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100,000 UK wireless cameras susceptible to hackers – Botnet threat

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Over 100,000 wireless active cameras in UK businesses & homes may be vulnerable to hackers because of a combination of security flaws, an investigation has discovered.

Wireless cameras that use the ‘CamHi app’ such as popular marketplace brands Accfly, ieGeek and SV3C, may be allowing spying on the users’ home, a Which? investigation has found.

Attackers could spy on homes, steal data & target other devices, the investigation has found.

IoT Devices

Dr Kiri Addison, Head of Data Science for Threat Intelligence & Overwatch at Mimecast observed “IoT devices can provide attackers with an easy route into your home network. With many of us working from home now, this poses an increased risk to businesses, due to the opportunity for an attacker to more easily move from an employee’s personal network to their employer’s.

“Apart from gaining access to the network, internet enabled security cameras can be exploited in a number of other ways, including shoulder surfing to gain information such as credentials, monitoring victims & collating information that can be used to create convincing phishing attacks and cameras with microphones can be used to spy on meetings & gain sensitive information.”


Addison further outlined that these increased threats need businesses to provide their workforce with awareness training regularly, to ensure best practice is observed & staff are vigilant.

Jake Moore, a Cyber-security Specialist at ESET commented: “The massive growth in IoT devices placed in the home & office is the perfect opportunity for cyber-criminals to make money from particular types of malware. IoT devices are far too often packaged up with weak, if any built-in security features, so the public are on the back foot from the outset. Security updates also tend to be infrequent which puts further risks on the owner.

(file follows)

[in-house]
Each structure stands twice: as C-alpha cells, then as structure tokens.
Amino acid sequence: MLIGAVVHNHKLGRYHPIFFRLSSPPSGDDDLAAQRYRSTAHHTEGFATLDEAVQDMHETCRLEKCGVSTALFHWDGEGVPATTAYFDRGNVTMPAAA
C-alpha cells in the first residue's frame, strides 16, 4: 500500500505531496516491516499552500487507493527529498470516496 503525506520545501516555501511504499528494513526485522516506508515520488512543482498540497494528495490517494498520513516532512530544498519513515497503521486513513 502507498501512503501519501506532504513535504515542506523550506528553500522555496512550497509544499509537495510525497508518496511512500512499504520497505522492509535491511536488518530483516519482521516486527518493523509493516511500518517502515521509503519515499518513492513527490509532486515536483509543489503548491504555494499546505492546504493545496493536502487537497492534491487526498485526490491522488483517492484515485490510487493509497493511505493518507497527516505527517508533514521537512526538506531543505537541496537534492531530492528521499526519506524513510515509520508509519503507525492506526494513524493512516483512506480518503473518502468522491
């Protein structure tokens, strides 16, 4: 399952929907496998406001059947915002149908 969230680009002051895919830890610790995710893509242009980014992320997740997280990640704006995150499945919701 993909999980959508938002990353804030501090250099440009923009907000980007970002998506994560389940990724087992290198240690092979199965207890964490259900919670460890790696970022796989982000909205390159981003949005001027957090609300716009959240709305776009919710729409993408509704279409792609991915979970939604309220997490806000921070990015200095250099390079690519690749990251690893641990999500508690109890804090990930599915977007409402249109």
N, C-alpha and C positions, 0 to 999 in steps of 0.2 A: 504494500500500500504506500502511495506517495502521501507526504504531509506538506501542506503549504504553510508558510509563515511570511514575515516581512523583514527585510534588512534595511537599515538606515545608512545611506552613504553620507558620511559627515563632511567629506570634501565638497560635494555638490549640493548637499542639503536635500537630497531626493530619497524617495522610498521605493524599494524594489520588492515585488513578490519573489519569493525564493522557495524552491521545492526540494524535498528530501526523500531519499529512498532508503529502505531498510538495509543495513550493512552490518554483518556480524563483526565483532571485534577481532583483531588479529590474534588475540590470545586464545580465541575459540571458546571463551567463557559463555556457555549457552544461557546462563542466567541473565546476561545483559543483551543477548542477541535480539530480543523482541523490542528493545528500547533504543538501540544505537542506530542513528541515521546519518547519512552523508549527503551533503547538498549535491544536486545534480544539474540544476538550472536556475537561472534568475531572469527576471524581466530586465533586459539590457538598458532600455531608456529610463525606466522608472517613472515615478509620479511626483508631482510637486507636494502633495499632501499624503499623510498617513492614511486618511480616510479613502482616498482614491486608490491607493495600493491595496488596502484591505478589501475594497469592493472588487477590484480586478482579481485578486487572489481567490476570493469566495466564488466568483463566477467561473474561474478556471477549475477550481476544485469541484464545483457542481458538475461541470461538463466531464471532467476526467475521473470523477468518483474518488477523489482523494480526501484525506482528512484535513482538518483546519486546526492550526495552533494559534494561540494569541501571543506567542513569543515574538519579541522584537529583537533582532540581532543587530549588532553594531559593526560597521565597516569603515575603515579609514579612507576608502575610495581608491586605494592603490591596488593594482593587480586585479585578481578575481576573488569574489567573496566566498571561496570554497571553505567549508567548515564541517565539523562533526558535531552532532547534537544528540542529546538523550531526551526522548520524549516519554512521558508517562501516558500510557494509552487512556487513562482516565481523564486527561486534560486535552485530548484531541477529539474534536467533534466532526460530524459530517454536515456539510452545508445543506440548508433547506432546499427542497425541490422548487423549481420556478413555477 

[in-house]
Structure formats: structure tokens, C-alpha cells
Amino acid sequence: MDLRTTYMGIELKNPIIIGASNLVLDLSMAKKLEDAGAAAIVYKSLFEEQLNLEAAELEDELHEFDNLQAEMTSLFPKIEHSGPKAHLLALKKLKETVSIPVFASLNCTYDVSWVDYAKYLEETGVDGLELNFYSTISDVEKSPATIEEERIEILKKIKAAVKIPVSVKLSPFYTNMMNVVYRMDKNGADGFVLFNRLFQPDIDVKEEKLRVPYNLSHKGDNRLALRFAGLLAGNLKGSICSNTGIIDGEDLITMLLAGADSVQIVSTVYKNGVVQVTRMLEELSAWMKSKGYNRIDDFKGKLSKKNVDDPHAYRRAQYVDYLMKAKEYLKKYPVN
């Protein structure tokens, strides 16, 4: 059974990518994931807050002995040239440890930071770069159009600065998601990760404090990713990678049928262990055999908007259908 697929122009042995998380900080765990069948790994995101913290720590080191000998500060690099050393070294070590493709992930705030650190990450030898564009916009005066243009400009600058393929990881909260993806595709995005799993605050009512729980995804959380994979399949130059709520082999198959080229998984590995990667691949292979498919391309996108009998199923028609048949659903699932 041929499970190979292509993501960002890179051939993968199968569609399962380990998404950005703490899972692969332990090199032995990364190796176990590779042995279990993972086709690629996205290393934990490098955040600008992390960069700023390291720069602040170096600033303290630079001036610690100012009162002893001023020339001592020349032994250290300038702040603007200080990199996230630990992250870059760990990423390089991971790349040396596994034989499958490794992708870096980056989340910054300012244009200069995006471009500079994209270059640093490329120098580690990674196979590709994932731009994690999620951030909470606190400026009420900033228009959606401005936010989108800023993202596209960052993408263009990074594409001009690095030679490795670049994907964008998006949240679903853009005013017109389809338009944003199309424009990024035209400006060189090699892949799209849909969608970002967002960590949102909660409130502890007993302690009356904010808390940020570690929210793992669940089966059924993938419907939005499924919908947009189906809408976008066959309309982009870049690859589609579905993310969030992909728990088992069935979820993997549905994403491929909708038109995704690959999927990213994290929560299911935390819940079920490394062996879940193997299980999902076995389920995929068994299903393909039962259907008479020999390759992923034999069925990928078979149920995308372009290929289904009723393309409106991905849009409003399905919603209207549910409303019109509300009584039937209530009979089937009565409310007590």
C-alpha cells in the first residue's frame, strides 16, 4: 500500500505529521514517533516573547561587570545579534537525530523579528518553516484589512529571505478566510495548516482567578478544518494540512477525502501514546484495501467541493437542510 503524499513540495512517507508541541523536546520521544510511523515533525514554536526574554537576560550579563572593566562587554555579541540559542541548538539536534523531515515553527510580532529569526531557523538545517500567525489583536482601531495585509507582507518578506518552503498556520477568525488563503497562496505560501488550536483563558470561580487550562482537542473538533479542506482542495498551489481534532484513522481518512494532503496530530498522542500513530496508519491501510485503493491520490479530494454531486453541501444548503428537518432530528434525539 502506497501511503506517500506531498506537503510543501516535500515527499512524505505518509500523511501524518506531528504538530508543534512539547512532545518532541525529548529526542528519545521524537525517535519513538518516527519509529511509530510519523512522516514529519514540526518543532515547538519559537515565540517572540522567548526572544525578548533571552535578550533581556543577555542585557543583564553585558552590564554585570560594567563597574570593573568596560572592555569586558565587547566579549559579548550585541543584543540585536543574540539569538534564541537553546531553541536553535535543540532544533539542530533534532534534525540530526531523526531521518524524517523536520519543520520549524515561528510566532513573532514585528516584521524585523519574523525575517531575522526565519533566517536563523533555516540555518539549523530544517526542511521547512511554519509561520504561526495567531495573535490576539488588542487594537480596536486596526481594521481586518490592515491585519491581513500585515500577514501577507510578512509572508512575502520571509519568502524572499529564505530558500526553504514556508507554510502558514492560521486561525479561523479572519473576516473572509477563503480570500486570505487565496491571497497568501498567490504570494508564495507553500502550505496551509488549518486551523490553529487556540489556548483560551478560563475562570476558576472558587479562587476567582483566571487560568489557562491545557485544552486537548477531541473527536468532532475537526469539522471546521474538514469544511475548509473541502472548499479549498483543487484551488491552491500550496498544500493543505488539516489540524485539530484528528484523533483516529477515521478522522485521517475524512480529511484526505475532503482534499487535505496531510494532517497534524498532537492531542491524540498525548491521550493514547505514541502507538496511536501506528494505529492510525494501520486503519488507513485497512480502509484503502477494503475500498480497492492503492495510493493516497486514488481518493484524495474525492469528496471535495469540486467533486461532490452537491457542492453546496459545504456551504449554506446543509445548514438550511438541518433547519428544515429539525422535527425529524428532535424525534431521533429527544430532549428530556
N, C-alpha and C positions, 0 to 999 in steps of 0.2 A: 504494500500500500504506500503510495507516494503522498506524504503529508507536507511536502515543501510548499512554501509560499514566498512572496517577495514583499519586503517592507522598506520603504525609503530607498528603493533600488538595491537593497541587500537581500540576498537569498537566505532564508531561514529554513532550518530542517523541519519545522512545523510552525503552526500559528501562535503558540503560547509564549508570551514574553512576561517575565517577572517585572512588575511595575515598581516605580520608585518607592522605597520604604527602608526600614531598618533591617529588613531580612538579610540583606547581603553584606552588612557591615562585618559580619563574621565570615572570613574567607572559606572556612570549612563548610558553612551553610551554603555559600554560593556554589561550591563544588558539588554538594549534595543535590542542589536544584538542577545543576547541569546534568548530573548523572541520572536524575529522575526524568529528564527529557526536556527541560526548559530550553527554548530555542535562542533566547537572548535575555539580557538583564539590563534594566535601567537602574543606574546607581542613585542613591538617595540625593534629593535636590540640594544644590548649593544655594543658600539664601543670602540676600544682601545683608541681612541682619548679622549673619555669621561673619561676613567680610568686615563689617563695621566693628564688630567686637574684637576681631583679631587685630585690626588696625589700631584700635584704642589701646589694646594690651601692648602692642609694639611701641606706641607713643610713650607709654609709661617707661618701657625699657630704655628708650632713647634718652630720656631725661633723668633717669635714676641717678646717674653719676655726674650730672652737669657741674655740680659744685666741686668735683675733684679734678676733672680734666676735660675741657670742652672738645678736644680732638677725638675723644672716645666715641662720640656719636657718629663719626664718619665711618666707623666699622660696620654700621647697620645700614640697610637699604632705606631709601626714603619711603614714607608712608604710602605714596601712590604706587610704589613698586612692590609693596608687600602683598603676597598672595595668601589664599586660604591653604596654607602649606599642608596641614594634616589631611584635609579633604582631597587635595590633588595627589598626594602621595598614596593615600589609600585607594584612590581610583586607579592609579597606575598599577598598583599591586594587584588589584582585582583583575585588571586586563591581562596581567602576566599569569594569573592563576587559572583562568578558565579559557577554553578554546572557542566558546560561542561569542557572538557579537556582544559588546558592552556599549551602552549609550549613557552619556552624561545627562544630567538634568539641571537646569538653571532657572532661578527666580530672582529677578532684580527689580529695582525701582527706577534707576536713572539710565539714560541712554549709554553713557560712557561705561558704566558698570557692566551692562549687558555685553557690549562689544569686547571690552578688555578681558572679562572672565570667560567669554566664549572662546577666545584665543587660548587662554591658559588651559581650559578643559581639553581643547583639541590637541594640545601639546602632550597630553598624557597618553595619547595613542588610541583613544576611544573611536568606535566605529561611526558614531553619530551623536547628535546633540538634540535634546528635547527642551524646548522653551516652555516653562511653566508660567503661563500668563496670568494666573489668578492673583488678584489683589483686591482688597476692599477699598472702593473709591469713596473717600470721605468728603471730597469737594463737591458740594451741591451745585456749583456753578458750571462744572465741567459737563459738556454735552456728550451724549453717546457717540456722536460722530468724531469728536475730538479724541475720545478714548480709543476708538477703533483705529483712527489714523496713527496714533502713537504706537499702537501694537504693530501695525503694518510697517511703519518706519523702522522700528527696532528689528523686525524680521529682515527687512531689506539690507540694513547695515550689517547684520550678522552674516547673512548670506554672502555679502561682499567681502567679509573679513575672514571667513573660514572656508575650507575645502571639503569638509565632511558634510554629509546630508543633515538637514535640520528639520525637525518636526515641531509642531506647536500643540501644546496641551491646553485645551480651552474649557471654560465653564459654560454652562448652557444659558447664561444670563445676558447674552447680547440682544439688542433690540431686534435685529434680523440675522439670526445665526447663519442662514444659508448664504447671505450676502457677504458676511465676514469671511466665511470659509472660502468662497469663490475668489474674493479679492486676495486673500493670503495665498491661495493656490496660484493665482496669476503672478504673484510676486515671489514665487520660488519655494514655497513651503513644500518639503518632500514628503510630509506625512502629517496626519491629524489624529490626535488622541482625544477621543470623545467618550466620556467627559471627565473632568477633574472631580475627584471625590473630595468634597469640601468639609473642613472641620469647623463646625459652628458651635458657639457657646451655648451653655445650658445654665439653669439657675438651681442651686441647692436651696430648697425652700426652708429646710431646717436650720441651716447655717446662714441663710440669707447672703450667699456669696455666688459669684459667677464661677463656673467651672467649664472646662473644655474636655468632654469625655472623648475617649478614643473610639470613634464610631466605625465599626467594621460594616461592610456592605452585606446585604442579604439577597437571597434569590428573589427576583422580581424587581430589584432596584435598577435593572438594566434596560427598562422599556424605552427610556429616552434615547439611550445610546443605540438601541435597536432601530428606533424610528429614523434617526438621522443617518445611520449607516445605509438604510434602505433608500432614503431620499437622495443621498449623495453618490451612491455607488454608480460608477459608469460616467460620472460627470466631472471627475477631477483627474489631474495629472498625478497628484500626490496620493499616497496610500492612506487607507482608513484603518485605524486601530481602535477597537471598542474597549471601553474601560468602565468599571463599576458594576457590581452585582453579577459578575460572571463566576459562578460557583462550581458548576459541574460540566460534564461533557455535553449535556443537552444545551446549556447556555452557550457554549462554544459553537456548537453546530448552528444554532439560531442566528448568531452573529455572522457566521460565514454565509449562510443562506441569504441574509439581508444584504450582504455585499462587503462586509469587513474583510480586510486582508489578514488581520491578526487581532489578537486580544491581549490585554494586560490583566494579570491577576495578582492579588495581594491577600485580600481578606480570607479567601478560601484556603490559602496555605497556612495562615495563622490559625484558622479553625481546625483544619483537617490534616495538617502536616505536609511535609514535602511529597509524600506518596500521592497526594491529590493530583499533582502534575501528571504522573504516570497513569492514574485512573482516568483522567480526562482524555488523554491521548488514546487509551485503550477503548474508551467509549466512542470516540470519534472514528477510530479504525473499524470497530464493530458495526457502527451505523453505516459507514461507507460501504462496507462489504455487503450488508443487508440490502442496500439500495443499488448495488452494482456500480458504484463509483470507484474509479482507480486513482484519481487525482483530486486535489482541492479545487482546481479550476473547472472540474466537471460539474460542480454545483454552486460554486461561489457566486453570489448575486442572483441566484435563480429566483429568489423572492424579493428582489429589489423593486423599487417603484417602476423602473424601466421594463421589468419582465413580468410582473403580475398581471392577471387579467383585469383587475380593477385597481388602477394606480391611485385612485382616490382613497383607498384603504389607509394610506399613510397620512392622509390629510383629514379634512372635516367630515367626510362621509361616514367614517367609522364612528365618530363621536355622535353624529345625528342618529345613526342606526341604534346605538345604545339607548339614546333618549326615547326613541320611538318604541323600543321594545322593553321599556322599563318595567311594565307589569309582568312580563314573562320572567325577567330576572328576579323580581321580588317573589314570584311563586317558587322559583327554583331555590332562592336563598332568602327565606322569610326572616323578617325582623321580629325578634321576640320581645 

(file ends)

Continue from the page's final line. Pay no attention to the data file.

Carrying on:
“Updates and 2FA are critical but you may need to ask yourself if you really need your security camera online 24/7. If the cameras still record on the premise, they may not need to be online at all, preventing the risk of an attack altogether.”

Circa 12,000 have been activated in UK homes in the last 3 months, with many still available to buy online.

The National Cyber Security Centre (NCSC) published guidance in March 2020 on safeguarding privacy & security when using a wireless camera.

Boris Cipot, Senior Security Engineer at Synopsys, explained “We use IoT devices and its technology as if it is already matured. Yet, we, as users and consumers of this useful & exciting technology, need to realise that it is still evolving.”

Maturity Level

“It has not yet reached the maturity level needed to serve the masses with stability & most importantly, security. We need to proactively verify that our devices are secure. Hopefully, in the future, security will be not only built-in but also mandatory before a device can hit store shelves.”

Cipot commented that the introduction of a standard such as the UK legislation on IoT cyber-security can help in providing the needed oversight, stability as well as transparency when it comes to creating processes & protocols during product development.

He further observed “It also allows for the identification of any missteps, & to adapt, evolve & mature the technology to its best and, in this case, safest version.


“This is an important step when talking about a technology that can, on one hand, be highly advantageous, but also threatening.”

Which? worked with Paul Marrapese, a US-based security researcher, to identify over 3.5 million cameras worldwide that are still at risk. Most of the cameras are in Asia, but more than 700,000 are across Europe, incl. over 100,000 in the UK.

The design of the cameras & the software means a hacker could ‘potentially’ access the video stream of a camera or microphone, steal or change a password, access the home-location, or add a camera to botnet.


The known brands that have potentially vulnerable cameras include Alptop, Besdersec, COOAU, CPVAN, Ctronics, Dericam, Jennov, LEFTEK, Luowice, QZT and Tenvis.  However, according to Which?, any wireless camera that uses the CamHi app with a specific type of Unique Identification Number (UID) could be compromised.

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